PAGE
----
Sunday, November 13, 2011

Why Pacquiao still won: it's the scoring system, that's why!

Pacquiao still won because of his number of "scoring punches", his continuous aggression, and his control of the ring and tempo.

Even if the round is fairly even, judges score it 10-9 (one point lead) in favor of someone who (1) lands more punches and (2) was the aggressor who controlled the ring and the tempo of the fight.

The Compubox attests to the first, and our own eyes attest to the second.


The Compubox then is the prime witness to Pacquiao's victory on points:

Pacquiao landed 176 punches, while Marquez only 138.

Pacquiao had 117 powerpuches while Marquez connected only 100 power punches.

Some quotes from How Boxing Works:

If there isn't a knock out, judges will award points based on scoring punches. The boxer with the most points at the end, wins.

Who won the round is mostly based on counting "scoring punches" -- punches with the knuckle side of the fist that strike the front or sides of the opponent's body (above the belt) or head.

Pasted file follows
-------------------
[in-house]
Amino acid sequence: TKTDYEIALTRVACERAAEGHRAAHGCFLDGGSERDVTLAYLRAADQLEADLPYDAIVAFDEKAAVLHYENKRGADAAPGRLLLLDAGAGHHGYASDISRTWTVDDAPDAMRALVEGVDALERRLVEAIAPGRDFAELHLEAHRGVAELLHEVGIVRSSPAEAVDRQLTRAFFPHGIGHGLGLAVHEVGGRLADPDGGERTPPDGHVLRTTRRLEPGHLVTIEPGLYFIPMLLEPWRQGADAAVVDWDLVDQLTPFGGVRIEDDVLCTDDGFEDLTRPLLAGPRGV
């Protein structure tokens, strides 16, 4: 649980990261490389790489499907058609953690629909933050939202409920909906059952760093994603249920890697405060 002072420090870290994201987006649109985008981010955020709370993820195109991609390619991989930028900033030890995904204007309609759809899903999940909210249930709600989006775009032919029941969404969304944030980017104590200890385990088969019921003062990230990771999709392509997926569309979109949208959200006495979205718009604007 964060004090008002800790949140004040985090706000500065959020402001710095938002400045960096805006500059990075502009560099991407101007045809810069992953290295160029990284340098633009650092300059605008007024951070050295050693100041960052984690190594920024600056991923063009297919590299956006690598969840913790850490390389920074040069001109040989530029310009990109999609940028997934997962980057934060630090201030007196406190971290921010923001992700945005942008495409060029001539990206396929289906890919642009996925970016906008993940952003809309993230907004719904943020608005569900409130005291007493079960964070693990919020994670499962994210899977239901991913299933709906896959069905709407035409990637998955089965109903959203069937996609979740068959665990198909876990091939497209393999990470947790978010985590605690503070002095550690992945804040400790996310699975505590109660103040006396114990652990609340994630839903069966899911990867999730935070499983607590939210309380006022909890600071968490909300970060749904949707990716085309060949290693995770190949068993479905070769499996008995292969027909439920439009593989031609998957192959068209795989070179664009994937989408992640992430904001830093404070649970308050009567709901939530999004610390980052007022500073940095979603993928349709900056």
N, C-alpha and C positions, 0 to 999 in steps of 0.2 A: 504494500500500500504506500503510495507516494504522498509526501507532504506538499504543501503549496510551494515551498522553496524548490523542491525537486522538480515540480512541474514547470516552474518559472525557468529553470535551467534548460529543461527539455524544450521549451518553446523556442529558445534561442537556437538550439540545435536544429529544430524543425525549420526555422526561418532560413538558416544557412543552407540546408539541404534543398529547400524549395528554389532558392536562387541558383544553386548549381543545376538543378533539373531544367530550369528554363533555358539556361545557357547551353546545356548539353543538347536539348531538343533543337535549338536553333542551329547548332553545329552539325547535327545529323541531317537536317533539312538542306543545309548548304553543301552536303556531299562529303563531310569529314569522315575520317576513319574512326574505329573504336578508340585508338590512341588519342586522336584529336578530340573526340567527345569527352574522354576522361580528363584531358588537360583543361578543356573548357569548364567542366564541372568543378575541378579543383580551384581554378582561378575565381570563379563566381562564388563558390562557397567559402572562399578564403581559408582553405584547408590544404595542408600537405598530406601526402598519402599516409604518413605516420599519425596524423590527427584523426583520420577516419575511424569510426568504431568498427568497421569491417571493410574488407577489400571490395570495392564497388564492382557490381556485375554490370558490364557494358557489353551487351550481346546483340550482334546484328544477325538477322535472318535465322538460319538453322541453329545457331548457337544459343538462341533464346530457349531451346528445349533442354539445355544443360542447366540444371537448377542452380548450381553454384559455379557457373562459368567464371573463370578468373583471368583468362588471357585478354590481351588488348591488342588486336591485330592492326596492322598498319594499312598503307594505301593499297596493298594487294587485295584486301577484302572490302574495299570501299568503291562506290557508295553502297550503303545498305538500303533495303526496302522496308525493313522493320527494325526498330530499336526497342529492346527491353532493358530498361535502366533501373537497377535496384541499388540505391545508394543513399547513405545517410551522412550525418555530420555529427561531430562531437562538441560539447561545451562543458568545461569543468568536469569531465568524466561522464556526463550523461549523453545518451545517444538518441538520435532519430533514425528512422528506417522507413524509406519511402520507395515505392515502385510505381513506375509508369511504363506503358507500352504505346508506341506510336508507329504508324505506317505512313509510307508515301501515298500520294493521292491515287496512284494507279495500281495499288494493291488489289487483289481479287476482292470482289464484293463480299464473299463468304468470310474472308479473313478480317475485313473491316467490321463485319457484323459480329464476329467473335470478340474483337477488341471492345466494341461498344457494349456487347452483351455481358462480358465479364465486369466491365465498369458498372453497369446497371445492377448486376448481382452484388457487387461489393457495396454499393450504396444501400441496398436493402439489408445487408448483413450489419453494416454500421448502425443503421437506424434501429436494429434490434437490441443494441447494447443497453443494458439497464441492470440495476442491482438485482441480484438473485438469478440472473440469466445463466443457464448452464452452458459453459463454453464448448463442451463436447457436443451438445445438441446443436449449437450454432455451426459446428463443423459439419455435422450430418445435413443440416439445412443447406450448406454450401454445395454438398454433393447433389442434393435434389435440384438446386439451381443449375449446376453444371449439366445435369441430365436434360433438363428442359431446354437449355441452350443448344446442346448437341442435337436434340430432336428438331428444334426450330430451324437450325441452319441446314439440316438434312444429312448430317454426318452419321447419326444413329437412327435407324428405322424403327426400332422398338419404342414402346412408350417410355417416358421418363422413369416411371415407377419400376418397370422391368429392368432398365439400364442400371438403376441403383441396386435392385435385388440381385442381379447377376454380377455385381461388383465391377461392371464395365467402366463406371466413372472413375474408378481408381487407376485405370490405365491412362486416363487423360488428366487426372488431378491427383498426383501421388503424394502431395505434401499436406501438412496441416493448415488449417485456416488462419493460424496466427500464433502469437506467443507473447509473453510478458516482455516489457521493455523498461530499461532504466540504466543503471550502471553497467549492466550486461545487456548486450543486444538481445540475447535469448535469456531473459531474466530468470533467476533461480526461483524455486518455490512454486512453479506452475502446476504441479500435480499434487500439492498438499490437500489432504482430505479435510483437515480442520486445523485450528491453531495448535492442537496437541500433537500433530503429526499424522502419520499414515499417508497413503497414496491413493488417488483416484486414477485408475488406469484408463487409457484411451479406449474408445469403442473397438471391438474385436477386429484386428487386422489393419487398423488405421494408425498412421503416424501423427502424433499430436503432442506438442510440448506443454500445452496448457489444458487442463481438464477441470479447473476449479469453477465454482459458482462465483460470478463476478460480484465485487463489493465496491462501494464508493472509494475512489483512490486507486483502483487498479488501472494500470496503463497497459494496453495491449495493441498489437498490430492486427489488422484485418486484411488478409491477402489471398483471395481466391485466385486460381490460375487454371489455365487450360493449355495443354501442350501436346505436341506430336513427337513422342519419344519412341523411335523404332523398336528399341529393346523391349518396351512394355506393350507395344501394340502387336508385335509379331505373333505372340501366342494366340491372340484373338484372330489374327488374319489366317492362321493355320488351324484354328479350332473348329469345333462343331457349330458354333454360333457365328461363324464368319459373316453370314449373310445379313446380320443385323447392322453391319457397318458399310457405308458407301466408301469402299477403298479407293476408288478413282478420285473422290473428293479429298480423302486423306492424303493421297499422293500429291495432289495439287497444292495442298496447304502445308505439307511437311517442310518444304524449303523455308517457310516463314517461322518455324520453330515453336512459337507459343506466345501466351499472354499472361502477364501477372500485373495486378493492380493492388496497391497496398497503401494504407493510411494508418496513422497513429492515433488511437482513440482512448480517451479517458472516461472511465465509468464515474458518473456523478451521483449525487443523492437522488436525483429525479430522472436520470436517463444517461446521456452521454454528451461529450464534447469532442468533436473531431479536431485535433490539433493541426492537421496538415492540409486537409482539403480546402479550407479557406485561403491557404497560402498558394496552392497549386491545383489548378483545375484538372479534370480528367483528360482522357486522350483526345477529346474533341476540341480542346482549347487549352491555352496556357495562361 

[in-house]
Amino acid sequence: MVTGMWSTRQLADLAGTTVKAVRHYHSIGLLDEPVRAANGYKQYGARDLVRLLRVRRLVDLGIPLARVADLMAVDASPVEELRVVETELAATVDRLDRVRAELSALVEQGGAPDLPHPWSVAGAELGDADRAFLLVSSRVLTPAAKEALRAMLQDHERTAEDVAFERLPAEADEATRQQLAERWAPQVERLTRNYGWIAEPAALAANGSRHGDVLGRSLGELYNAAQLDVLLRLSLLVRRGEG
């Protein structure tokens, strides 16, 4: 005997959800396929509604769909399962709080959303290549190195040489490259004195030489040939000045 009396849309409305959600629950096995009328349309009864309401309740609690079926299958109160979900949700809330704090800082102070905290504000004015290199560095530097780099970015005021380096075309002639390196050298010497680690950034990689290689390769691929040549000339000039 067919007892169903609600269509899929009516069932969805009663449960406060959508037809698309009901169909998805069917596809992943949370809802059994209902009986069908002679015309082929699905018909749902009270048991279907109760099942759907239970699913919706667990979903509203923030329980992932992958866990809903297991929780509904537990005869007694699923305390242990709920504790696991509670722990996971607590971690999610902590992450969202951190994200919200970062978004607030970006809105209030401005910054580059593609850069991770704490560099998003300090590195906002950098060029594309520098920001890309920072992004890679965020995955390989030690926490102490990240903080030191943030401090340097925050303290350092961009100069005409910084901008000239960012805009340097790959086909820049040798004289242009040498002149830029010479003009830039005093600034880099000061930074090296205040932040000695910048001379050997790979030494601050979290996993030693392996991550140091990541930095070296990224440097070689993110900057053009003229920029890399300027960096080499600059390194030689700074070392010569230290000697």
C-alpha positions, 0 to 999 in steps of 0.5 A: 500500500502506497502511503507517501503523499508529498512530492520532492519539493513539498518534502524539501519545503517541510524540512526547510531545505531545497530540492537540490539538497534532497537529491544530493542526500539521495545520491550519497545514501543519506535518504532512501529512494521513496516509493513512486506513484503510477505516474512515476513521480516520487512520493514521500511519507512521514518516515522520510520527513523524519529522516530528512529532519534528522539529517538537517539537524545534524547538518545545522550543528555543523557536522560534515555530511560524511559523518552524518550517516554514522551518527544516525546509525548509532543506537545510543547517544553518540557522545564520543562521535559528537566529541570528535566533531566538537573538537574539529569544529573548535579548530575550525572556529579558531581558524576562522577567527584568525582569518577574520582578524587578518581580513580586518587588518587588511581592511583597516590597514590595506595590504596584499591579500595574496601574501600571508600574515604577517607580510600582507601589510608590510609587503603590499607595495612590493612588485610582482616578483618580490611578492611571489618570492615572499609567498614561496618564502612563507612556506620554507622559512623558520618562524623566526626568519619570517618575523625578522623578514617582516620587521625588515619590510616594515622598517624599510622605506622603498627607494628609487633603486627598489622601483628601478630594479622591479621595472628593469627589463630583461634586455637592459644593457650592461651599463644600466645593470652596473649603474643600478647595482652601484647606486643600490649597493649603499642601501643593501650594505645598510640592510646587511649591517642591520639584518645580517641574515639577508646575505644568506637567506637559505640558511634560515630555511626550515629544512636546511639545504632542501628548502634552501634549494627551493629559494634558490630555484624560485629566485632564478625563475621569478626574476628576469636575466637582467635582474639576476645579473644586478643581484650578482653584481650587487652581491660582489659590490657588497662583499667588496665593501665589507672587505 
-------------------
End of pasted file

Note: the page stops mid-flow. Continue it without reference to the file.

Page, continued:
The judges may count punches, but they also take into consideration aggression, control of the ring, control of the tempo of the fight and damage inflicted.


As for damage inflicted, Marquez's face puffed up much earlier than Pacquiao's.


It should now be clear that the basis for a boxer's victory is not how many hard punches are replayed on screen.

Victory is about number of punches, aggression, and control. And Pacquiao had the upperhand in the three. Pacquiao really won, as he said. Let our celebration be true, because his victory is real.

This is a break from the usual commentaries on this blog.

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